What Should I Expect When I Get The COVID‑19 Vaccine?

by Kroger Health Staff

Last Updated: March 11, 2021

At long last, the COVID-19 vaccine is here. In fact, there isn’t just one but two vaccines, from Pfizer and Moderna, that have received emergency use authorization from the FDA. Right now, supplies are limited so vaccines are going to those that need it most: healthcare personnel and long-term care facility residents. While you may have to wait weeks or even months for your chance to receive the vaccine, below is some information to make sure you are prepared when the time arrives.

The Pfizer and Moderna COVID-19 vaccines require two injections. Even if you have strong side effects after the first dose, it is important to receive both vaccine shots to be effective, unless a clinician has told you not to do so.

So, what can you expect when you finally get the vaccine?

Before your appointment, you may want to familiarize yourself with how COVID-19 vaccines work. Different vaccines work in different ways, but all vaccines work to help your body fight infection in the future. It may take a few weeks after both injections for the vaccine to build up immunity in your body, but it is important to note that none of the approved COVID-19 vaccines can infect you with COVID-19.

After your vaccination, you should receive a document that confirms which vaccine you received, the date received, and where it was administered. You should review the information sheet to familiarize yourself with common side effects of that vaccine and how to report them.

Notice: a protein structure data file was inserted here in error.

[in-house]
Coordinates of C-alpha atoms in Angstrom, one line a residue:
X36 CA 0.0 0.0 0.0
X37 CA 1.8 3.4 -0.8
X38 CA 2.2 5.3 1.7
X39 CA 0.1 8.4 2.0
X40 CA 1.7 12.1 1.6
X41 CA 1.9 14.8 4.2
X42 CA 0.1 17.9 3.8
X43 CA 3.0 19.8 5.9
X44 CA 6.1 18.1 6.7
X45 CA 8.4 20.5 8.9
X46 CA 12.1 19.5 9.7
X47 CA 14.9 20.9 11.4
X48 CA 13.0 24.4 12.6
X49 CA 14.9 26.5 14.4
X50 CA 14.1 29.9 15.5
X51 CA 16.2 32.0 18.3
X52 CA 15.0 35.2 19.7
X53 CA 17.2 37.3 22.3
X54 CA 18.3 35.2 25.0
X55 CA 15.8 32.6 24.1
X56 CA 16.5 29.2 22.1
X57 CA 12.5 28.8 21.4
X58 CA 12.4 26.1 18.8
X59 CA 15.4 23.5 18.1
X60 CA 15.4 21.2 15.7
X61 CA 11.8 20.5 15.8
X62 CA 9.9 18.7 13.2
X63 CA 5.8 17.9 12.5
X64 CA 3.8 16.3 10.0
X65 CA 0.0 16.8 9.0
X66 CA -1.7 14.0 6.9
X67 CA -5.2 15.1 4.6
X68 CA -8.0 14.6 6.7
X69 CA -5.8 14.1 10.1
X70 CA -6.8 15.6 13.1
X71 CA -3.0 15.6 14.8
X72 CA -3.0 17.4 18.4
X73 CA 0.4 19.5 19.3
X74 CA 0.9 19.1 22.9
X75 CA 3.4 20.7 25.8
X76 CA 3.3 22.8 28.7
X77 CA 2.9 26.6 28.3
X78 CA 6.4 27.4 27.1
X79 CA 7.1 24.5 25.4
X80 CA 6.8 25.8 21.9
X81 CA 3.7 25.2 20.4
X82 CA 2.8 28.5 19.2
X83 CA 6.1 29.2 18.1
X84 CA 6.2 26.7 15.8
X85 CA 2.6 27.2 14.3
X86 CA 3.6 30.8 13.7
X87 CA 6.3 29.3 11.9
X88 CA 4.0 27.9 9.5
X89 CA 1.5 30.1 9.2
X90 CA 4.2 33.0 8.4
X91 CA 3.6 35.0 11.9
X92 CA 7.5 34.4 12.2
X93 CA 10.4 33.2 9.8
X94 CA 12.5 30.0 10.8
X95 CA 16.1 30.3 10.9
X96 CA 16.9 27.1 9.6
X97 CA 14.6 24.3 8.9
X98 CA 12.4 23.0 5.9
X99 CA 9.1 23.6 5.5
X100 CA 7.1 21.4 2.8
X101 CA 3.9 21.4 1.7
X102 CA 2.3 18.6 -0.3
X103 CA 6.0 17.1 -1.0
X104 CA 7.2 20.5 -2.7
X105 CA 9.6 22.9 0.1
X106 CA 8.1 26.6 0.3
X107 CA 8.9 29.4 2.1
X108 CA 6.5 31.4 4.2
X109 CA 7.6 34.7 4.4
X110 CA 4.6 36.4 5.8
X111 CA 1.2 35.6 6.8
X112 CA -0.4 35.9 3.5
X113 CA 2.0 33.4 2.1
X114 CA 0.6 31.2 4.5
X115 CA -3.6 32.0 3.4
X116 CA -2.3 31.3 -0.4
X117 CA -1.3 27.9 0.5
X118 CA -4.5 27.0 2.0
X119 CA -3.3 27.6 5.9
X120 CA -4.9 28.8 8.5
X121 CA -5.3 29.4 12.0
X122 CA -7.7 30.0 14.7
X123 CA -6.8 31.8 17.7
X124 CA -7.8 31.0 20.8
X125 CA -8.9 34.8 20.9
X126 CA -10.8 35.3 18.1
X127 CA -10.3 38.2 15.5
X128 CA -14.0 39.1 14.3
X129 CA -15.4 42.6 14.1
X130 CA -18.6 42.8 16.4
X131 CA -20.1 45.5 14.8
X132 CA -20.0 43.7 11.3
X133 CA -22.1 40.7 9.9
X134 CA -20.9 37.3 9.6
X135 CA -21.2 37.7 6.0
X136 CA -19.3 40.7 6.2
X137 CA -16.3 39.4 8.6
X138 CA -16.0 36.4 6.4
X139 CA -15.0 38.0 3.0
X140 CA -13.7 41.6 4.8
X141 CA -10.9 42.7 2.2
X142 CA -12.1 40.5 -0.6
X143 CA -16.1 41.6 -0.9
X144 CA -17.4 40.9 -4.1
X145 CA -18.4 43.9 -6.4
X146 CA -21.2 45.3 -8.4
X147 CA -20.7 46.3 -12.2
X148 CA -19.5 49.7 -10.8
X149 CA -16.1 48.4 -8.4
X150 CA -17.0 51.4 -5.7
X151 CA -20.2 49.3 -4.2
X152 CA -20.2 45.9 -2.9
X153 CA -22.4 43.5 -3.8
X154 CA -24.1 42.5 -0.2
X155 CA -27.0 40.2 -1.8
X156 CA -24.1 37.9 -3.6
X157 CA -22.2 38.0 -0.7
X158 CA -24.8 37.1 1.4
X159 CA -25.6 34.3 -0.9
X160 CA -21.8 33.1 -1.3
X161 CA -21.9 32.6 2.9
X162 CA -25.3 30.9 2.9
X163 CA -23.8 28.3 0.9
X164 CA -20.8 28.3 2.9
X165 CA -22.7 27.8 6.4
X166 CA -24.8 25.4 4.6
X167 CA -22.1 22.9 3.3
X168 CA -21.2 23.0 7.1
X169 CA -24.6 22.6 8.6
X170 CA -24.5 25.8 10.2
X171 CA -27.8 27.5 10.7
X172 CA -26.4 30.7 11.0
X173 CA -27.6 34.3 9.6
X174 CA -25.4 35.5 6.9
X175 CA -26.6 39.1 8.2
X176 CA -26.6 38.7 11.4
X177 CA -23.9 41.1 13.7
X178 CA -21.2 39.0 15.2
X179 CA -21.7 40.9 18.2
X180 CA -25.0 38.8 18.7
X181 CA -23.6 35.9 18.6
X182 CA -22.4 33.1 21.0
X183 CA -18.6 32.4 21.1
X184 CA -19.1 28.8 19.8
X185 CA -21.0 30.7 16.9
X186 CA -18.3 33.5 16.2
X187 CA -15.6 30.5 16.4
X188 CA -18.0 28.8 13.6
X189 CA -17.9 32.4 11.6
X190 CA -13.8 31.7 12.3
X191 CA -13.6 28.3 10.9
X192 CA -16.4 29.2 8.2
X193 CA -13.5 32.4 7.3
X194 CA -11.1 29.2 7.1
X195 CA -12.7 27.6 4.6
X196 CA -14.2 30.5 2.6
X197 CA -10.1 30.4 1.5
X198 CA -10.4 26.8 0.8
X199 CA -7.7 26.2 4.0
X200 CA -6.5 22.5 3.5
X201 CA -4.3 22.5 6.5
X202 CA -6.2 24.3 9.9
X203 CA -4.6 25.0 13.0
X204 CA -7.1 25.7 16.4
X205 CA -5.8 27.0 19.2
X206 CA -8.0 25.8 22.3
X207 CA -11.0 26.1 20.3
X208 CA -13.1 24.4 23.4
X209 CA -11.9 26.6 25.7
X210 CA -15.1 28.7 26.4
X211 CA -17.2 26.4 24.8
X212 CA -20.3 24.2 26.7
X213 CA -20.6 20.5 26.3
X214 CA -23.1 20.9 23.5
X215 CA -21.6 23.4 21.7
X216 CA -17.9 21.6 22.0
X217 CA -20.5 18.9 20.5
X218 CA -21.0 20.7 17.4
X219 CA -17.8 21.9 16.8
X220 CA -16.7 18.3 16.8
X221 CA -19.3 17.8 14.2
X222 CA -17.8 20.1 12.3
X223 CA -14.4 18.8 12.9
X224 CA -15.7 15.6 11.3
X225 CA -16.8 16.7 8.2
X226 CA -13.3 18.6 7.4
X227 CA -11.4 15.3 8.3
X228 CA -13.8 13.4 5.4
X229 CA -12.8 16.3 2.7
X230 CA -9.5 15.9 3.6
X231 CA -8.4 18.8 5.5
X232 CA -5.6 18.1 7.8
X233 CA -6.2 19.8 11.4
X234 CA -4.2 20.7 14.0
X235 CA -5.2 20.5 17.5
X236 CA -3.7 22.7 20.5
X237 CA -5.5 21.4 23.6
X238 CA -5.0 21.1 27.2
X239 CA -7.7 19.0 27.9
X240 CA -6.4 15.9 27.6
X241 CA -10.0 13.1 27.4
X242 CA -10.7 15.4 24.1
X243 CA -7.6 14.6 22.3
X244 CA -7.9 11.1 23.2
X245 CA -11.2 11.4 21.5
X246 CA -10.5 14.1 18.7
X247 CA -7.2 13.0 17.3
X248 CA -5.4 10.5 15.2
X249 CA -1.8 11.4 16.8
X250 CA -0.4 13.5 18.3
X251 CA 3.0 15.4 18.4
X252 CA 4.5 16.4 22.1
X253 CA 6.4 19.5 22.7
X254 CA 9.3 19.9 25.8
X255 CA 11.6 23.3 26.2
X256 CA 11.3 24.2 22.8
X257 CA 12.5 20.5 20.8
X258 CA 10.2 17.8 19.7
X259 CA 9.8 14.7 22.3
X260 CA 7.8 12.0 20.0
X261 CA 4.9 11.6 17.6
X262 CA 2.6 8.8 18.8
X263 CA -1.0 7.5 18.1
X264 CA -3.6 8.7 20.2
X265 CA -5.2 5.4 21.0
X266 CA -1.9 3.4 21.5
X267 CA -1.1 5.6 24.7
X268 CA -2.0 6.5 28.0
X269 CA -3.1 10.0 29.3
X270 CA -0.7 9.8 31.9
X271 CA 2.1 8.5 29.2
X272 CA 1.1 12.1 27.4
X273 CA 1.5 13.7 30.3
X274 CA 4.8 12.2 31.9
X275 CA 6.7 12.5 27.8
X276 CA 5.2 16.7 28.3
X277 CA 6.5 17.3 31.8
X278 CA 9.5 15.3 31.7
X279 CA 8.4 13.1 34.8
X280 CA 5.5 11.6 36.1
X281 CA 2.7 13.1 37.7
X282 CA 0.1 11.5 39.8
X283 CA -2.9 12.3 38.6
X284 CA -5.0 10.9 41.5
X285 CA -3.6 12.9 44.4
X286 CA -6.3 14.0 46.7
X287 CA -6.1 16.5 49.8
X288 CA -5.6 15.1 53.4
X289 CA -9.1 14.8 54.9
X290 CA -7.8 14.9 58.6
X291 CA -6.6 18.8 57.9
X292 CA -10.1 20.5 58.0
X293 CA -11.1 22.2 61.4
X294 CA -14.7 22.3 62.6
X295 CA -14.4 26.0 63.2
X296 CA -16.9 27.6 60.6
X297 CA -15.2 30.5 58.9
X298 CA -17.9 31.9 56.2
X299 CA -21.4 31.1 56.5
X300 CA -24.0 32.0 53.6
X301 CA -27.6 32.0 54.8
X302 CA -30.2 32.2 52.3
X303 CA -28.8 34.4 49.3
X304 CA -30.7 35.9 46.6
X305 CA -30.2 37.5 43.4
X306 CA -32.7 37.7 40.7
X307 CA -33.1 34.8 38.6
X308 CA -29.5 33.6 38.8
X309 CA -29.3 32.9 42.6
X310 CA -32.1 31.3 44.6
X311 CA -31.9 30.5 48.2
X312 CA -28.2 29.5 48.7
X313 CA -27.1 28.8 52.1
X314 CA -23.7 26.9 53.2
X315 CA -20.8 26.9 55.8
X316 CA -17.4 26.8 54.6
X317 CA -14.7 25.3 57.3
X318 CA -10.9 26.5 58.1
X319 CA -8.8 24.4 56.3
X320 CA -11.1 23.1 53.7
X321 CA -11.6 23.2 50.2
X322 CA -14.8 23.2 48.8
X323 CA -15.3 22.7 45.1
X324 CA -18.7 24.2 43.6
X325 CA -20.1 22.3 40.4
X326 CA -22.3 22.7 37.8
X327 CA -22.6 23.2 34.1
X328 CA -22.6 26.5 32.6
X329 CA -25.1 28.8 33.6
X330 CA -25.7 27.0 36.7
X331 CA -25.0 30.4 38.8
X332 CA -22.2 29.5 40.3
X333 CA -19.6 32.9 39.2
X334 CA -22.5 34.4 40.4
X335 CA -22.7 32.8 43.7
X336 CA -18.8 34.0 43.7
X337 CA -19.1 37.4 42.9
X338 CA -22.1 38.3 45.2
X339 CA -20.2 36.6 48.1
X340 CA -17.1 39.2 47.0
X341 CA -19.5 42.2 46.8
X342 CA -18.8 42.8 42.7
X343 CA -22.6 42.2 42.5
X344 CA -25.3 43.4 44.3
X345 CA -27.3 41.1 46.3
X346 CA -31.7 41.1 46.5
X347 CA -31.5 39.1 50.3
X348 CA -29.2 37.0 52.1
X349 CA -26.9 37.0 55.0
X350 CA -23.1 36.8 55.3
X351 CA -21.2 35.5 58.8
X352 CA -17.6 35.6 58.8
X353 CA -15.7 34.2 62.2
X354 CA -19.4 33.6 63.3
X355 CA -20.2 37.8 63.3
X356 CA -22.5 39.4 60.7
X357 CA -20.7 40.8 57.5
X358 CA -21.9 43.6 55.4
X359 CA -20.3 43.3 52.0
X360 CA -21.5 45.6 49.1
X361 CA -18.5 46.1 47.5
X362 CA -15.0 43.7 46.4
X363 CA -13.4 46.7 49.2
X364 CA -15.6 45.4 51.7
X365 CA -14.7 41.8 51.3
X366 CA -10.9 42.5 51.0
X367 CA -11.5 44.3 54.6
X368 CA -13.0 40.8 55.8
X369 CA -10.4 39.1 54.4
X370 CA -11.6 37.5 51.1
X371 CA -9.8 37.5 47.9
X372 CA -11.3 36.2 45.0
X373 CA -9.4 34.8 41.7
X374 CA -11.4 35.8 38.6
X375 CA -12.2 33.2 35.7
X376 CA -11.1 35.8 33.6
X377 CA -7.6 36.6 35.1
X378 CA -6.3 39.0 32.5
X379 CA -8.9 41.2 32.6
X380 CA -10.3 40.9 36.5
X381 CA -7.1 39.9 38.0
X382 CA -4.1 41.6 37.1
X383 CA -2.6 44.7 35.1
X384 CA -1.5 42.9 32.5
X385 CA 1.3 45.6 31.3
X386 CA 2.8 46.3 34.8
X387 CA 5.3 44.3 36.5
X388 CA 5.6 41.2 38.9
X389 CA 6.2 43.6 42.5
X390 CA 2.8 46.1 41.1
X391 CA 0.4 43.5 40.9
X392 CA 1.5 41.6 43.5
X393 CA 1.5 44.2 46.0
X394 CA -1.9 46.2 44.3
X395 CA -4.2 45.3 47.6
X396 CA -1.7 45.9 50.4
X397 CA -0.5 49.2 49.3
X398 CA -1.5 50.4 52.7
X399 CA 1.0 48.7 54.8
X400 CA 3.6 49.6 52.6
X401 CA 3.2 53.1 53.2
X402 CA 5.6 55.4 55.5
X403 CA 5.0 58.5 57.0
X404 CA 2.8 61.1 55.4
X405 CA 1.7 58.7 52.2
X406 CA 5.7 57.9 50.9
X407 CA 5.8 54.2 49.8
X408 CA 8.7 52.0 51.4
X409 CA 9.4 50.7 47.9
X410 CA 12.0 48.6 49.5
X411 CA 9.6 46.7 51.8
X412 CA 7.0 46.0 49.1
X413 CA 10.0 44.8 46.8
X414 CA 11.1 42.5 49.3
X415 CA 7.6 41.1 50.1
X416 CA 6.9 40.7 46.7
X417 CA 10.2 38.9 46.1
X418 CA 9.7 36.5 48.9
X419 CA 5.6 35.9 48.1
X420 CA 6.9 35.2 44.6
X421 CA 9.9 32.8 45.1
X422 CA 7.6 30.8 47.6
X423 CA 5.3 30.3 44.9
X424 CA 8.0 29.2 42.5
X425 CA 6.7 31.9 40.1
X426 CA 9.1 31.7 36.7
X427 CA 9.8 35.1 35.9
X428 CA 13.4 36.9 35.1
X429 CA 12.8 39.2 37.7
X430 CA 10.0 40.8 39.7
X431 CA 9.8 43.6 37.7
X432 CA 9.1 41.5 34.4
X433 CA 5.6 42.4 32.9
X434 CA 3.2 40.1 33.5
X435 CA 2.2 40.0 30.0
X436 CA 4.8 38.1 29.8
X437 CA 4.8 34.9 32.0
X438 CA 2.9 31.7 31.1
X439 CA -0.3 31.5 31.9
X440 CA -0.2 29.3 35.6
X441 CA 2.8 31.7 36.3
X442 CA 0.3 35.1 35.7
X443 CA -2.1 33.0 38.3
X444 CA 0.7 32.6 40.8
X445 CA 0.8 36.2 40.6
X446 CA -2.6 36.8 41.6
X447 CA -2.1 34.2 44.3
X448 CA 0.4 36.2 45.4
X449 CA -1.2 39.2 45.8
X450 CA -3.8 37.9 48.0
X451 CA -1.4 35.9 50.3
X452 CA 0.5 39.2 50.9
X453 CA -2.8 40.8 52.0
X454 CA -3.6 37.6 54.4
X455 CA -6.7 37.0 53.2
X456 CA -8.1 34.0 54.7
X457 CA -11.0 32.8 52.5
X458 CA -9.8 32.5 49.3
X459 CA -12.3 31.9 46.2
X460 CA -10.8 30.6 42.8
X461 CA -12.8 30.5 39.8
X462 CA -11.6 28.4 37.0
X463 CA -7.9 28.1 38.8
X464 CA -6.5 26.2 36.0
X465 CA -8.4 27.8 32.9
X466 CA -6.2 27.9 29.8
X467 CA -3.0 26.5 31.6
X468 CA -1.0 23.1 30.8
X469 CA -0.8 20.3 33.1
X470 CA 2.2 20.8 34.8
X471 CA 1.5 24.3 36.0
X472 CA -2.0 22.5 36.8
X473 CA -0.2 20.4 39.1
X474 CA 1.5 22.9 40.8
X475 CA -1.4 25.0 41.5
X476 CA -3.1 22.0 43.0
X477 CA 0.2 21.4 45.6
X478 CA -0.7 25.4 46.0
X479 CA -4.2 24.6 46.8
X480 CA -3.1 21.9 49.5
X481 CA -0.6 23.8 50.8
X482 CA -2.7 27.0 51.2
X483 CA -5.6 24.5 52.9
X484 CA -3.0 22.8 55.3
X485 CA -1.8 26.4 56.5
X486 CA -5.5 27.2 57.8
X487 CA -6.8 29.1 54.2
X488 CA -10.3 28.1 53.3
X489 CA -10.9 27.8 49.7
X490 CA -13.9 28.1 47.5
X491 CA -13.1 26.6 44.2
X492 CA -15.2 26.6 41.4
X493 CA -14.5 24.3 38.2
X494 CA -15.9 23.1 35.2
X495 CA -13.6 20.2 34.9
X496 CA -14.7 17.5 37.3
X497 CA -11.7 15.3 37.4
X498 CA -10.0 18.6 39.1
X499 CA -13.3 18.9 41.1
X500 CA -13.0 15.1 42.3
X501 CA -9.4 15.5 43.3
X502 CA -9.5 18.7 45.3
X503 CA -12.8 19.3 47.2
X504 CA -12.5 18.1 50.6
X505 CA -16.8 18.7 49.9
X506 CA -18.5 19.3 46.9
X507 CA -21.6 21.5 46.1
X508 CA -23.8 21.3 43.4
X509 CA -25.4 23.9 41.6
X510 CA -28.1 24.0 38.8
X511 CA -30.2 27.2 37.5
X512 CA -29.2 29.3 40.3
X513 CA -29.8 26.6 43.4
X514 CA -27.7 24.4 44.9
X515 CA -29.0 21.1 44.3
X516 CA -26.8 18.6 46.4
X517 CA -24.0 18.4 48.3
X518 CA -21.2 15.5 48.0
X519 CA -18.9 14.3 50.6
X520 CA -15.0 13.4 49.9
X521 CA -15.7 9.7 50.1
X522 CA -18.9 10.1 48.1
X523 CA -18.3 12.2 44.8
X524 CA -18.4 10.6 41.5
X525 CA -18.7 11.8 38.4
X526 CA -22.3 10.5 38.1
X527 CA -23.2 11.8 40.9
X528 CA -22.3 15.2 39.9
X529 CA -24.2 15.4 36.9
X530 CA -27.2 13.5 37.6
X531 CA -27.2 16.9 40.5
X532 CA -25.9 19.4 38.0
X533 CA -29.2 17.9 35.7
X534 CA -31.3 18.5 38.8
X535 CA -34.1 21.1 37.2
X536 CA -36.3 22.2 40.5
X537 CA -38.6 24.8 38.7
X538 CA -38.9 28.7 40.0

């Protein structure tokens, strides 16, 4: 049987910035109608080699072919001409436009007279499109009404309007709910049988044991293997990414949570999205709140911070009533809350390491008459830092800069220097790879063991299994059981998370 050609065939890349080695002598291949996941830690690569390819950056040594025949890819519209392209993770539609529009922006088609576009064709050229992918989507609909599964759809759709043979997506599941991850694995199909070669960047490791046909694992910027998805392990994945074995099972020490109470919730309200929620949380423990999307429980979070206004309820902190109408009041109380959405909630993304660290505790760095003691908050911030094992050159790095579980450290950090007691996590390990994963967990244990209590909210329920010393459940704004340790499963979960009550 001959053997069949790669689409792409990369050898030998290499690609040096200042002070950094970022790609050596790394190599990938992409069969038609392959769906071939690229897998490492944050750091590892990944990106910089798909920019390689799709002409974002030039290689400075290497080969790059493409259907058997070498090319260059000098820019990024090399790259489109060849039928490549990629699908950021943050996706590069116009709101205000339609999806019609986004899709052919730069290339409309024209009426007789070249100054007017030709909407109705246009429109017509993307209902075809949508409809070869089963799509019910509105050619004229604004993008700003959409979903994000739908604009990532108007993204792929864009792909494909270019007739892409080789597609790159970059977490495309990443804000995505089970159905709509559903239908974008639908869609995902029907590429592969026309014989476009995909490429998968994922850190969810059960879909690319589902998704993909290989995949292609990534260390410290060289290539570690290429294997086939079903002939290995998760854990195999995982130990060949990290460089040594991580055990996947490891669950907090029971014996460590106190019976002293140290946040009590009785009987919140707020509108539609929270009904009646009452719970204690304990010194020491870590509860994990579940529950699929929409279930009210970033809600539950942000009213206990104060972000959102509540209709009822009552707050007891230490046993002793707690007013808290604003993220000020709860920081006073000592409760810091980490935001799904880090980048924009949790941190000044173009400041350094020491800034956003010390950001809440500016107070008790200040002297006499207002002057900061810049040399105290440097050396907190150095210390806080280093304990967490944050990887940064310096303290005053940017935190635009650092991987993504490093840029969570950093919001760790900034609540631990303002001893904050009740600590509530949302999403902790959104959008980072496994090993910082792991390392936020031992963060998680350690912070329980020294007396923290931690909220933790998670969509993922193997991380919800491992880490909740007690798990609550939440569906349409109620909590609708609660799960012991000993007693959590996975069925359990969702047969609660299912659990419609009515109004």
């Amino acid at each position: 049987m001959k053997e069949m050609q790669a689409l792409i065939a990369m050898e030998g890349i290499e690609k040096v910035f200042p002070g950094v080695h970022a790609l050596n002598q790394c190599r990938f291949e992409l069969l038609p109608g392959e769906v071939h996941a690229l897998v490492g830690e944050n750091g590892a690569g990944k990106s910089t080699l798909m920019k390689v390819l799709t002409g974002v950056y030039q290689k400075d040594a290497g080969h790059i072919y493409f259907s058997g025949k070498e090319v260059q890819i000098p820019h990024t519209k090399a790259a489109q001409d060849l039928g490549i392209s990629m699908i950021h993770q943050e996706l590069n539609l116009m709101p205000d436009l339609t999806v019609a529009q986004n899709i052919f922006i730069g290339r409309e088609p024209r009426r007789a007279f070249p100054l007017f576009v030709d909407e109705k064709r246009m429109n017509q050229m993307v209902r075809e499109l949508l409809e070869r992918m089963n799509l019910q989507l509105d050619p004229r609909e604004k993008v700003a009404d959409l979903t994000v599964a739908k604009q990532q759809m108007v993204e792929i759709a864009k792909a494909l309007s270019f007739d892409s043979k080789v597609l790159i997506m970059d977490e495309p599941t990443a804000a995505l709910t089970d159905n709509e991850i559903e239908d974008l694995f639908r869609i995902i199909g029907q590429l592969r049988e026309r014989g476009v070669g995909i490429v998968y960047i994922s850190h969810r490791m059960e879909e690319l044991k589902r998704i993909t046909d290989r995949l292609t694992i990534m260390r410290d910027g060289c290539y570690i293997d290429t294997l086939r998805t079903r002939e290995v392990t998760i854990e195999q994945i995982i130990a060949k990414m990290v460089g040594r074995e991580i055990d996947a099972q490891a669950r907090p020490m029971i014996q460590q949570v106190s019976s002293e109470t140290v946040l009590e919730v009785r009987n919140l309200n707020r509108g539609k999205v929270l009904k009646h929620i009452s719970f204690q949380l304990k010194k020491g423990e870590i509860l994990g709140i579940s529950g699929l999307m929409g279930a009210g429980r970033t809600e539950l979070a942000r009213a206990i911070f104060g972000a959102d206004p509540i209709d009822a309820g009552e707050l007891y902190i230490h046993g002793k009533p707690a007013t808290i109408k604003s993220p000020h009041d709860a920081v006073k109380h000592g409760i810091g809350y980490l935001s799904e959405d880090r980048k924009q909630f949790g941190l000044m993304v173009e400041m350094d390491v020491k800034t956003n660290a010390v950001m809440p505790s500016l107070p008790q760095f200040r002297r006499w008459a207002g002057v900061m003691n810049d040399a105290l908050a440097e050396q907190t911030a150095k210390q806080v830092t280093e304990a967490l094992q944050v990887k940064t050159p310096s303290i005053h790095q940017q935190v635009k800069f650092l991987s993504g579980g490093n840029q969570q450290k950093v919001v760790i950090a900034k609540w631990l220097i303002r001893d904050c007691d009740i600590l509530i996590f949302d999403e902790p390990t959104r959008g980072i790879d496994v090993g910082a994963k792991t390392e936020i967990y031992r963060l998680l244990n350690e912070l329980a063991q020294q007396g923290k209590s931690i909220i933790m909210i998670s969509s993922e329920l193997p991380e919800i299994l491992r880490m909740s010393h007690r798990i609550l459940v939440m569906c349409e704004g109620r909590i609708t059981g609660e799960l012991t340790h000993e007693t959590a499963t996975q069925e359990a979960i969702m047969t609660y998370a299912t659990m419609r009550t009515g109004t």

You may have some minor side effects, which shows your body is building protection against the virus. Side effects of the Pfizer and BioNTech, Moderna, and Johnson & Johnson vaccines could include pain and swelling near the injection site on your arm, fever, chills, tiredness, and achiness. These side effects should disappear within a few days, and they are mild compared to many people’s experiences with the COVID-19 virus.

To reduce discomfort, apply a clean, cool, wet washcloth over the injection site.

It will take time for your body to build up immunity after vaccination, and you may not be protected until around two weeks after your second vaccination. However, even after vaccination, you should continue to take precautions to protect yourself, including wearing a mask, practicing social distancing, and washing your hands frequently.

For more details on what to expect after getting a COVID-19 vaccine, visit The Centers for Disease Control and Prevention (CDC).

Disclaimer: The information in this story is accurate as of its publication. However, the situation surrounding COVID-19 is ever-evolving. We are working to keep our stories up-to-date as changes occur, but we also encourage everyone to check news and recommendations from the CDC, WHO, and their local authorities.